The clutch throwout bearing allows the clutch actuating arm (on the rear of the transmission) to push against the clutch which is spinning at engine speed. The arm pushes against the bearing, which pushes the pushrod through a hole in the input shaft against the clutch diaphragm spring. The spring and the pushrod spin at engine speed, and the bearing isolates that movement from the actuating arm which obviously doesn't spin.
Just to keep things interesting, the clutch arm pivot pin is larger on the 5-speed, so the arm is different also. So is the pushrod. So between the cable and the clutch, the felt ring is the only part common to the two systems.
Starting in 1981, the Airheads got a clutch upgrade, which changed the transmission slightly. BMW reverted to ball bearings again for the throwout, as shown on the top of this illustration, and housed the bearing and races in a 29mm plastic piston. Bearing races remained at 23.5mm OD but now were 11mm ID to fit around the new adapter that is pressed onto the end of the pushrod. In 1988 this was all changed to the sealed needle bearing assembly shown at the bottom of the illustration. The old piston may be NLA and has been superceded by the single assembly.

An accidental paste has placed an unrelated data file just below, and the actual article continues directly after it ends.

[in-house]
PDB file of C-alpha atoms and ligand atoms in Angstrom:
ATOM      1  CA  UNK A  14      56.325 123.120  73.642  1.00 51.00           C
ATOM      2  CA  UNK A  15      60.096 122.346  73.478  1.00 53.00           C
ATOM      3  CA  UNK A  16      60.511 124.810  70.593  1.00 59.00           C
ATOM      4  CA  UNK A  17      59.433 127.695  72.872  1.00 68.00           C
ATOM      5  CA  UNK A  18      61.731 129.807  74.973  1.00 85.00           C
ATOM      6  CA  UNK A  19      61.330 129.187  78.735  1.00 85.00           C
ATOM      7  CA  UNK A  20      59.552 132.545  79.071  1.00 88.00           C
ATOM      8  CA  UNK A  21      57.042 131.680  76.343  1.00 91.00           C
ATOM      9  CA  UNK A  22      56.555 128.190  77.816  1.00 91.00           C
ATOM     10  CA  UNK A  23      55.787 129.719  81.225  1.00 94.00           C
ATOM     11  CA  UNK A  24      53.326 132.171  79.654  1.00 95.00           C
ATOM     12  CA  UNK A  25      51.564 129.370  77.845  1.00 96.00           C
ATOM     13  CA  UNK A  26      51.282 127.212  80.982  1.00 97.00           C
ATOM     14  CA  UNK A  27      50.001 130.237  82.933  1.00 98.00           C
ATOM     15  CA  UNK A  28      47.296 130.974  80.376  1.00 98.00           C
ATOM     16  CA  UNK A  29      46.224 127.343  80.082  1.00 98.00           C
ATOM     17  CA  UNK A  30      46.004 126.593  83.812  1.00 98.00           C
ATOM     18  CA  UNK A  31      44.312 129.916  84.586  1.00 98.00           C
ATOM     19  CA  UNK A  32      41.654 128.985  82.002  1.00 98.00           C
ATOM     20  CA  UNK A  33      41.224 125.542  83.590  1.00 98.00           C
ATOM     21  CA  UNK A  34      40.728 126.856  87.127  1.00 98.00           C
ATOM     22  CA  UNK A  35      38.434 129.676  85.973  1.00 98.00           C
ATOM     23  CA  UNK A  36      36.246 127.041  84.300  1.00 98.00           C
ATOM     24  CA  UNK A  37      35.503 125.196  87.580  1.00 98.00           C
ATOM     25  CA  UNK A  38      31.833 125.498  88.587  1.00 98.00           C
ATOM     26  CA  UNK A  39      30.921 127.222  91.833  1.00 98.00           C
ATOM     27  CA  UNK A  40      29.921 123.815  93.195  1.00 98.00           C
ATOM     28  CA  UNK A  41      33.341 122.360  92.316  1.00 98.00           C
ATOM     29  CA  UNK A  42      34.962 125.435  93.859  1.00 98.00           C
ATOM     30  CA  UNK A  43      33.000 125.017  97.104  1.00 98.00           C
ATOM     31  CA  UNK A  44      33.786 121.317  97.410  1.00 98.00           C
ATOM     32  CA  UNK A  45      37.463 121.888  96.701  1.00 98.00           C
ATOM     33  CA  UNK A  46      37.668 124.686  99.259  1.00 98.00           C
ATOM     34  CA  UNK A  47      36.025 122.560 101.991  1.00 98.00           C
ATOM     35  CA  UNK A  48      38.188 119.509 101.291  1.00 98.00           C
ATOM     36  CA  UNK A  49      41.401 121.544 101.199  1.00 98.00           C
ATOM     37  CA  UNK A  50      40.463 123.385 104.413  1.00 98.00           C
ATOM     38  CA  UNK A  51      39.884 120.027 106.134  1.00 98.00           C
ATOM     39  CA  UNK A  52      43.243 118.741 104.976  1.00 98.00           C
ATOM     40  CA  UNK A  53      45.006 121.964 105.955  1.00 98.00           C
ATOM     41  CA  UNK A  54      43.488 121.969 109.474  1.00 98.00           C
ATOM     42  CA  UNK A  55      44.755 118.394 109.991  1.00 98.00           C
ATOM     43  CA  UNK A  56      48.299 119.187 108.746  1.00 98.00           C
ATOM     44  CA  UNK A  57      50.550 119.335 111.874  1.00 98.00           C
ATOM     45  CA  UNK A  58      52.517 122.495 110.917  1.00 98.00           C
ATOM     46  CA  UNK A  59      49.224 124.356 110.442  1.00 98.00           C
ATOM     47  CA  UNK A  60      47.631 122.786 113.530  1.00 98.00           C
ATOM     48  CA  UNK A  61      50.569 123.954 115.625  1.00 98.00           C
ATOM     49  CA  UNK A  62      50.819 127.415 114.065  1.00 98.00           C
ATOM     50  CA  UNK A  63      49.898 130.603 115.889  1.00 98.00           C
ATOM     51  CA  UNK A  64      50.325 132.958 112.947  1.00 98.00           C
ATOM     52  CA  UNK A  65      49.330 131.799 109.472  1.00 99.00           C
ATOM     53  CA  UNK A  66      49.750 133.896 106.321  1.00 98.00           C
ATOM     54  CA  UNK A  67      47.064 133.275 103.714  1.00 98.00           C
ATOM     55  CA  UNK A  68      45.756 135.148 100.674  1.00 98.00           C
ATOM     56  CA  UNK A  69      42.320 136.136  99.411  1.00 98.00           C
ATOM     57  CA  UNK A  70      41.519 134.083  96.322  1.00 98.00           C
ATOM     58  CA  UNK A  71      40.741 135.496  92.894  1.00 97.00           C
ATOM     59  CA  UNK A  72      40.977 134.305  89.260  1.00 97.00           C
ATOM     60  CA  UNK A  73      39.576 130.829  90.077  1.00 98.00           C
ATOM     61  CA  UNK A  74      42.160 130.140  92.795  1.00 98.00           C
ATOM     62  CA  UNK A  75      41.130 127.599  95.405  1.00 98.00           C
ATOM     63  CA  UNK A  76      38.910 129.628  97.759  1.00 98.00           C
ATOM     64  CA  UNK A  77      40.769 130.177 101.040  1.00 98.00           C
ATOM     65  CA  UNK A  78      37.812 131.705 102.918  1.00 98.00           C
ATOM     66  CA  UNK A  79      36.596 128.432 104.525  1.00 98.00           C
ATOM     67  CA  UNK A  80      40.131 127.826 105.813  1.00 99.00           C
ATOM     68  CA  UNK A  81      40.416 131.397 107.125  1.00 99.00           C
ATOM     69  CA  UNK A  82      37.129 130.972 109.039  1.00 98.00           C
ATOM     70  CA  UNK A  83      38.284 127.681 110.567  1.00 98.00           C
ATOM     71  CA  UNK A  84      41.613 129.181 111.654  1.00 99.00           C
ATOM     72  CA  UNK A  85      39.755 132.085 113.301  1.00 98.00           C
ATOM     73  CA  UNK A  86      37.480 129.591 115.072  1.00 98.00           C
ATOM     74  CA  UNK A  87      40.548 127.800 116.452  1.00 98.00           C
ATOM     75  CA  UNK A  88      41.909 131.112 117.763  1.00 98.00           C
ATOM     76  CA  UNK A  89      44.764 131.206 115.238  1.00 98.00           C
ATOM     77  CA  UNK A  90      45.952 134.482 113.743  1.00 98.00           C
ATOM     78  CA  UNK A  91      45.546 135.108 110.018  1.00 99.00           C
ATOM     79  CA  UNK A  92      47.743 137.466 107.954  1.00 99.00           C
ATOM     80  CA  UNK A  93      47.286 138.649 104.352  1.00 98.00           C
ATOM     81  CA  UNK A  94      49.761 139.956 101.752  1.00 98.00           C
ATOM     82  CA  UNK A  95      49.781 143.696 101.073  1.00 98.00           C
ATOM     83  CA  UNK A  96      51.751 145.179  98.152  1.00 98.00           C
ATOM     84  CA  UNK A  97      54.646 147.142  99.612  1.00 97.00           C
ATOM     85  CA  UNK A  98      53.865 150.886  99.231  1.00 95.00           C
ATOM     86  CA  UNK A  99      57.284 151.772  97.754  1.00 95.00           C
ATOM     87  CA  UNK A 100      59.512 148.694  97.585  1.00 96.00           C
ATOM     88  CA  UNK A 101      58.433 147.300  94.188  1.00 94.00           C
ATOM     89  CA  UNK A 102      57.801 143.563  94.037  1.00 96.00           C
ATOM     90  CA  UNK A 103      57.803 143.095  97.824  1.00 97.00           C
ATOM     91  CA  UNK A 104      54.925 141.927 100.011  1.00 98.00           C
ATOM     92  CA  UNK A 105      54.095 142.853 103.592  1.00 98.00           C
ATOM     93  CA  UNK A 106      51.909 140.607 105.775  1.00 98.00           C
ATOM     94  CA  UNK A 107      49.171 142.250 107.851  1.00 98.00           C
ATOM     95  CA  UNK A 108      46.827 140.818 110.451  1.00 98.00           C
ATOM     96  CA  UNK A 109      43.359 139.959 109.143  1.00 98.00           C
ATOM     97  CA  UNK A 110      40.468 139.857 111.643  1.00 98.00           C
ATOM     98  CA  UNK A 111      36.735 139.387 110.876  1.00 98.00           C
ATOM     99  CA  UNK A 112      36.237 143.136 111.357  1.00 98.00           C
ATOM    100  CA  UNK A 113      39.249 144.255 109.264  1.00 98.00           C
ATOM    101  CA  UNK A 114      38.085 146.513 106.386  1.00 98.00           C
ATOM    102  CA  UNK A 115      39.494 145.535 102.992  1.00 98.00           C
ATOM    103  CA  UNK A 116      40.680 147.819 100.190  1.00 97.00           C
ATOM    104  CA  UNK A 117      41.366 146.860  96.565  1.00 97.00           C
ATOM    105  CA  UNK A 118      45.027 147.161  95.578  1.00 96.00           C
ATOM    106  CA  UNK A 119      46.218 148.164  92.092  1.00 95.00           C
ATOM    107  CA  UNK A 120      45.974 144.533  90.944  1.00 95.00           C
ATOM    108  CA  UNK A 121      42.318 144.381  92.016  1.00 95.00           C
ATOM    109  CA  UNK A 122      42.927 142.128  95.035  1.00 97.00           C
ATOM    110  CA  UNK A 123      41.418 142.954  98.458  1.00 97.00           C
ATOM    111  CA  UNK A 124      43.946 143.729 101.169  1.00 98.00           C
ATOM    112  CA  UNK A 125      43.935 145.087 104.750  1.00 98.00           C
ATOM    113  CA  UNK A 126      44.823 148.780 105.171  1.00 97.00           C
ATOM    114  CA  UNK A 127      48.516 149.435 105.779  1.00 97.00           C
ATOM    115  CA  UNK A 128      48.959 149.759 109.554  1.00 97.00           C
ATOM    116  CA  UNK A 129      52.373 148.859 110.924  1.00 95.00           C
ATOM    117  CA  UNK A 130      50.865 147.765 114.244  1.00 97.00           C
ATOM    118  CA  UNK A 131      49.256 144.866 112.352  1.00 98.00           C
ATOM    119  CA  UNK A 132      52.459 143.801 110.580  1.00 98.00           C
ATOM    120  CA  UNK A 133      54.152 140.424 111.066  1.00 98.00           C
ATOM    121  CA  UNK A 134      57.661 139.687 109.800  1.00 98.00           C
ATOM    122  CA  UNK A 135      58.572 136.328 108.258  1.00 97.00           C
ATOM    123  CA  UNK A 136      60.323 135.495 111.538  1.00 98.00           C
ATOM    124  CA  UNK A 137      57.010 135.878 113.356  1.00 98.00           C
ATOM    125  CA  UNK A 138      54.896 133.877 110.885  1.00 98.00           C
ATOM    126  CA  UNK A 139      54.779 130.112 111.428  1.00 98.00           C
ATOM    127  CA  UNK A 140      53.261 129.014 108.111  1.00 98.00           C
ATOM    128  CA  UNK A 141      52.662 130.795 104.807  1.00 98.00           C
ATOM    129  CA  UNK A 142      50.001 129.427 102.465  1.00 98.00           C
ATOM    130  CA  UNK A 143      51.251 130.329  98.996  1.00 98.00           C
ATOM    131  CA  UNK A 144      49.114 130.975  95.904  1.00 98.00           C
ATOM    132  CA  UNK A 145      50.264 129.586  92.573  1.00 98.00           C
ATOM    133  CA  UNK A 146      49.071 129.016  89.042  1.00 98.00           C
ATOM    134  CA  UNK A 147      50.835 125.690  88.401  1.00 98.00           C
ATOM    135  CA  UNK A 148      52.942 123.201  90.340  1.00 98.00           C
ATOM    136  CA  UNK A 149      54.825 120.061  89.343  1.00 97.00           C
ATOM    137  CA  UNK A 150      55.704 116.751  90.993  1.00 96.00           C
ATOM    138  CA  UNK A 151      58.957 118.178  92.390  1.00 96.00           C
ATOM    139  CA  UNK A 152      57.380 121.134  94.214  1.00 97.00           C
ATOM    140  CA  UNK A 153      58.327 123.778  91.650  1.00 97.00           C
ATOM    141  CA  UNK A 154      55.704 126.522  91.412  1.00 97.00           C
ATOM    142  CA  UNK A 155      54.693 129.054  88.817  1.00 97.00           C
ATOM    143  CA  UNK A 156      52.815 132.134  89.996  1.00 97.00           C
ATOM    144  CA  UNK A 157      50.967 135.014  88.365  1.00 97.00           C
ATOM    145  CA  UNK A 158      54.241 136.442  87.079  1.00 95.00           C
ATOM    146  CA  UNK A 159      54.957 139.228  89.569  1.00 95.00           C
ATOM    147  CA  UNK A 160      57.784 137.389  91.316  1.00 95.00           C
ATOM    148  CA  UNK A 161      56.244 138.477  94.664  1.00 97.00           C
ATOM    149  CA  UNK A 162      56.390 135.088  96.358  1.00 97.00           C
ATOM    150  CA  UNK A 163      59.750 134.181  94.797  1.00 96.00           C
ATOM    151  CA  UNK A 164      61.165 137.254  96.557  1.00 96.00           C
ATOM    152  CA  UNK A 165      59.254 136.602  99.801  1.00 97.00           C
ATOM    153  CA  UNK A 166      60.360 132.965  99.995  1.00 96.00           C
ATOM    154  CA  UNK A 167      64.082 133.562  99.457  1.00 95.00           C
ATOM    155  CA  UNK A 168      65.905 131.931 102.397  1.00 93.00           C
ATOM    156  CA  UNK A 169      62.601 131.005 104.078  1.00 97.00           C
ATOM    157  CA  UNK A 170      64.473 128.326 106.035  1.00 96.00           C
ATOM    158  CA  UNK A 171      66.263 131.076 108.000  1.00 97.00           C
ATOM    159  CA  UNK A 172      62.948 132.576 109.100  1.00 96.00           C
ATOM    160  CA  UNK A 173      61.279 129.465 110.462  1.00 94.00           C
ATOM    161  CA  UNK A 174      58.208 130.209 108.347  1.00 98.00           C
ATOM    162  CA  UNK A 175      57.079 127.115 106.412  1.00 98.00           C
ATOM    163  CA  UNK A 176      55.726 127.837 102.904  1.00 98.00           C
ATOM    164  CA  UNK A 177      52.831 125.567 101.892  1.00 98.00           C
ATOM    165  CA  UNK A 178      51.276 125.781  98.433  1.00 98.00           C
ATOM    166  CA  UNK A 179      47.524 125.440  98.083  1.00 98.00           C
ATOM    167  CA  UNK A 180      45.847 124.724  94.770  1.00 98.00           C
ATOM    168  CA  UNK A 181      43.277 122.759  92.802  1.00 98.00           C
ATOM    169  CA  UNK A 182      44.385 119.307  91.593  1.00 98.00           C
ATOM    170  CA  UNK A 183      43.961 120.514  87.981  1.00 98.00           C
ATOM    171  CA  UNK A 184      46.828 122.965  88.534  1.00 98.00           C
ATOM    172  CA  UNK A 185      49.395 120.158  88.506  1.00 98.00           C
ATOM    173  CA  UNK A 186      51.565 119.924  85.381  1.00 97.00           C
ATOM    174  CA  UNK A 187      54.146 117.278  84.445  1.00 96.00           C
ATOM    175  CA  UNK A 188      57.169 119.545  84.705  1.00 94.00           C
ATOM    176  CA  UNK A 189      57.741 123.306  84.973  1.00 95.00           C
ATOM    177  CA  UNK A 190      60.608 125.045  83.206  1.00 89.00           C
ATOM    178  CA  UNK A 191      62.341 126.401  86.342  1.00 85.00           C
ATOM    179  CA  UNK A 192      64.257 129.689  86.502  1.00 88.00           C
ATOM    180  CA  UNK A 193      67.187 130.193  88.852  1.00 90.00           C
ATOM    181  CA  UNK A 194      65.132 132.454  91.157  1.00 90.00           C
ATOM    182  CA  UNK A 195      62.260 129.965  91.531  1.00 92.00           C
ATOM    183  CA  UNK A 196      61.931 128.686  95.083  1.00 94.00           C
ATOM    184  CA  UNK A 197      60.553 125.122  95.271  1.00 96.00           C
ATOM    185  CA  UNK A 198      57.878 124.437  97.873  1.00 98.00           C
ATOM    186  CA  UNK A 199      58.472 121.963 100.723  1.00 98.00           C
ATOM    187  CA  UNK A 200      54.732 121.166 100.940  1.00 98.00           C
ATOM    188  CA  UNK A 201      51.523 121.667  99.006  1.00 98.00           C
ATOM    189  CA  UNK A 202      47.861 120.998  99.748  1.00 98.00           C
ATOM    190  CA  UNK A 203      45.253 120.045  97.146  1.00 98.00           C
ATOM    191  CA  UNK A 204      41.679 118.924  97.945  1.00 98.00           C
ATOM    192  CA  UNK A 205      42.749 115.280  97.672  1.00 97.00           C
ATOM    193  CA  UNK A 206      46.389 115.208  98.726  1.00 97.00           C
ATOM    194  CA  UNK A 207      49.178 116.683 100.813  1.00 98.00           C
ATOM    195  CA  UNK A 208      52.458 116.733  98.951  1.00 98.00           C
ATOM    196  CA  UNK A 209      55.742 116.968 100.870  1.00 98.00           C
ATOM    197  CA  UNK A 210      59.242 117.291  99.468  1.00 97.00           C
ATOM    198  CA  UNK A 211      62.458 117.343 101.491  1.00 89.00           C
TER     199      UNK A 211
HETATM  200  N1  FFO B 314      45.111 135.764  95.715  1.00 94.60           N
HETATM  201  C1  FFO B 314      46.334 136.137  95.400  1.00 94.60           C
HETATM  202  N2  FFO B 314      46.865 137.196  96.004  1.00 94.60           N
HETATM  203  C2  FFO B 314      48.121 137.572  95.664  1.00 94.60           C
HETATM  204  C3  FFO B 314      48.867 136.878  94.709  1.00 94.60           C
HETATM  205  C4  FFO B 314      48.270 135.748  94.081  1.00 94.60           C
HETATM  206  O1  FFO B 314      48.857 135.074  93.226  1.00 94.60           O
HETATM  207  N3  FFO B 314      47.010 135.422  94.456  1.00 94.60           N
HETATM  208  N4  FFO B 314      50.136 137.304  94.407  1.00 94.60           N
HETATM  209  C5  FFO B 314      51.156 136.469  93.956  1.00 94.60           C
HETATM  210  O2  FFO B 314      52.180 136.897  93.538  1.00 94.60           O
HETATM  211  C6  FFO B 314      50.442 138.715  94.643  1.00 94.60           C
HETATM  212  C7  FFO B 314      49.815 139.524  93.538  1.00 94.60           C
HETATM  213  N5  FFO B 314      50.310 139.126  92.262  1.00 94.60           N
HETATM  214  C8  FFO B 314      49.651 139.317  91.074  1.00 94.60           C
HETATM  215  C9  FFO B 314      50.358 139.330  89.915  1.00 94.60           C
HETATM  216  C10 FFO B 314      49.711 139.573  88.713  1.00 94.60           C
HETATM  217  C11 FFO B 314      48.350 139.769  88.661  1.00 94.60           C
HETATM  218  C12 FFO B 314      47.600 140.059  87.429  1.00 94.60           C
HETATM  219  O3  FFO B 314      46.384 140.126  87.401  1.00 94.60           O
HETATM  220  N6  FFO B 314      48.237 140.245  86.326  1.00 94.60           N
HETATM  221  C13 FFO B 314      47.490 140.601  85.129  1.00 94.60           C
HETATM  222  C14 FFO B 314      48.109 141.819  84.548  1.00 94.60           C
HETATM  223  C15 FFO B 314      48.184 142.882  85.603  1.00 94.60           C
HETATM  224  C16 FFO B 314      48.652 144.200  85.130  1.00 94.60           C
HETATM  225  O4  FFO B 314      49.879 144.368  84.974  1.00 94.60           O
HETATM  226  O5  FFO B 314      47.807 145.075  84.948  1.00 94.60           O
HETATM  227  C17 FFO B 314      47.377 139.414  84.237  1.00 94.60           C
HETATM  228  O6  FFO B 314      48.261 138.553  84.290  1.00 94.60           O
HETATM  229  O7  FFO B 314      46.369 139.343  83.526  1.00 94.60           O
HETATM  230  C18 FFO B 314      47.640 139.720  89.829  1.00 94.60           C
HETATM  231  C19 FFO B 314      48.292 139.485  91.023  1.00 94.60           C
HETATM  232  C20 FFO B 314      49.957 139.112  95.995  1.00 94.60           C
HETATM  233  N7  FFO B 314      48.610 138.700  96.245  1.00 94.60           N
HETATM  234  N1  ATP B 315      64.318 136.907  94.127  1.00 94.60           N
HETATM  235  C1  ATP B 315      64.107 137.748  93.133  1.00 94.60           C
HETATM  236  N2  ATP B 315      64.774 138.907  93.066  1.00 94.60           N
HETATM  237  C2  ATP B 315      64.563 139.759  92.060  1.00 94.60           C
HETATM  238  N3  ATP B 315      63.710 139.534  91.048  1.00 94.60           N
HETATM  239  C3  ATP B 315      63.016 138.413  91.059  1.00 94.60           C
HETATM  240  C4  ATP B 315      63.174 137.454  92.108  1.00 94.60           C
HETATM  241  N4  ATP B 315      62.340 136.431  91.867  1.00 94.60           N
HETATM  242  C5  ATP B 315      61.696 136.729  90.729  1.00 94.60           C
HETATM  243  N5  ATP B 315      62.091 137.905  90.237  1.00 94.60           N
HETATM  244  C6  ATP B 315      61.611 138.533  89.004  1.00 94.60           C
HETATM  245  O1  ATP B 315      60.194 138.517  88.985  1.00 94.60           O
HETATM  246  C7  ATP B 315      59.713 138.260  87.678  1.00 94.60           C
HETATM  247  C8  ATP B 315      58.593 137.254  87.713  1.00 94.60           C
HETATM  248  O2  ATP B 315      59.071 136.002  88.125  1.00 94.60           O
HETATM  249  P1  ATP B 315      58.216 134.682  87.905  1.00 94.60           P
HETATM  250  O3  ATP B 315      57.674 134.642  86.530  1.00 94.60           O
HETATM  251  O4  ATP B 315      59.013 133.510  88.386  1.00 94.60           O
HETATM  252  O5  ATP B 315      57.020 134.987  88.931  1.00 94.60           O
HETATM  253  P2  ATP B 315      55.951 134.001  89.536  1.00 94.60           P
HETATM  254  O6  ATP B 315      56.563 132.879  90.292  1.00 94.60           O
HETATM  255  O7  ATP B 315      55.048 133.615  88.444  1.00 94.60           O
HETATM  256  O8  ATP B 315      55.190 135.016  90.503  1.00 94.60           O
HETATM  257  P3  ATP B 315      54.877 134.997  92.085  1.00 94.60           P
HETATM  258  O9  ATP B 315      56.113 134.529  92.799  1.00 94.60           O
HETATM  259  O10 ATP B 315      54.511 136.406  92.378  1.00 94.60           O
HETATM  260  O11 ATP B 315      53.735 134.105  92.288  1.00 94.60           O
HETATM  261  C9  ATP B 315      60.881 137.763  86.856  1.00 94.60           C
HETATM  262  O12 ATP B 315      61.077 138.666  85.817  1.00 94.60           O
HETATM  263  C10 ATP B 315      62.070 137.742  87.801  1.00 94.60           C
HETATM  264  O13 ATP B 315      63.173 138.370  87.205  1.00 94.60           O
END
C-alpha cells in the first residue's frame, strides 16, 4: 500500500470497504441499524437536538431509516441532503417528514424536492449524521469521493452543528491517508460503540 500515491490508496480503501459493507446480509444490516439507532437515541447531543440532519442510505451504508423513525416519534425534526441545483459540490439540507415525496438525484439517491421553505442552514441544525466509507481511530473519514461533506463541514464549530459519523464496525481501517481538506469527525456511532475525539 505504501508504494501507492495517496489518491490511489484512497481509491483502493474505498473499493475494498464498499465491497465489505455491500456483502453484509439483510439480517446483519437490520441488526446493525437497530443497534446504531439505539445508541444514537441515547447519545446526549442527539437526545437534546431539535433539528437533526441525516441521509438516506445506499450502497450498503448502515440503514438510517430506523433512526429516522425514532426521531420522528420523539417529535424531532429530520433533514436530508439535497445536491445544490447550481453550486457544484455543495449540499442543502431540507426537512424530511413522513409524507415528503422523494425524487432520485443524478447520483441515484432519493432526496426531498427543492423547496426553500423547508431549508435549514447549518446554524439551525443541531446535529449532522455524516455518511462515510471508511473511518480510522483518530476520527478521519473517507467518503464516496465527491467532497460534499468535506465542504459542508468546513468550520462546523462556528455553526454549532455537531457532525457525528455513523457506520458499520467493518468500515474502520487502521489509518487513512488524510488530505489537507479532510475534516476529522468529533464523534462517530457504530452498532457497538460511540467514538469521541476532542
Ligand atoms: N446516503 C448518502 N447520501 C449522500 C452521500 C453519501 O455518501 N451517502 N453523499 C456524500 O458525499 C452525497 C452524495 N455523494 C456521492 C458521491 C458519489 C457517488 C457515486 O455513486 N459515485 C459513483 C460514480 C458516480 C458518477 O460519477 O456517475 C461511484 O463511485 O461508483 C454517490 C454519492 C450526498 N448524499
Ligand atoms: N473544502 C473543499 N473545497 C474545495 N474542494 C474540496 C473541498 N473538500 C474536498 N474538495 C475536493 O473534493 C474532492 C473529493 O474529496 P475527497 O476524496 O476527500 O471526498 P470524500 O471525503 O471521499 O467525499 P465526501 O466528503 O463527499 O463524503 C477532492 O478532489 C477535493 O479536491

The new bearing tends to change in size slightly as it gets hot, which can be remedied by a gentle sanding on the sides. Conveniently, it is also used on all of the K-bikes and Oilheads with cable-actuated clutches. When retrofitting the new bearing, you will need to pull the bearing race and adapter bushing off the end of the pushrod. The downside is that it is very expensive (about $76) so you might be glad to scavenge one from a salvage transmission.
Different pushrods used on various Beemers are shown here:
Note: Many newer bikes - Oilheads and K12 - now list the felt ring (and a different pushrod) as standard equipment. They certainly did not all have it from the factory.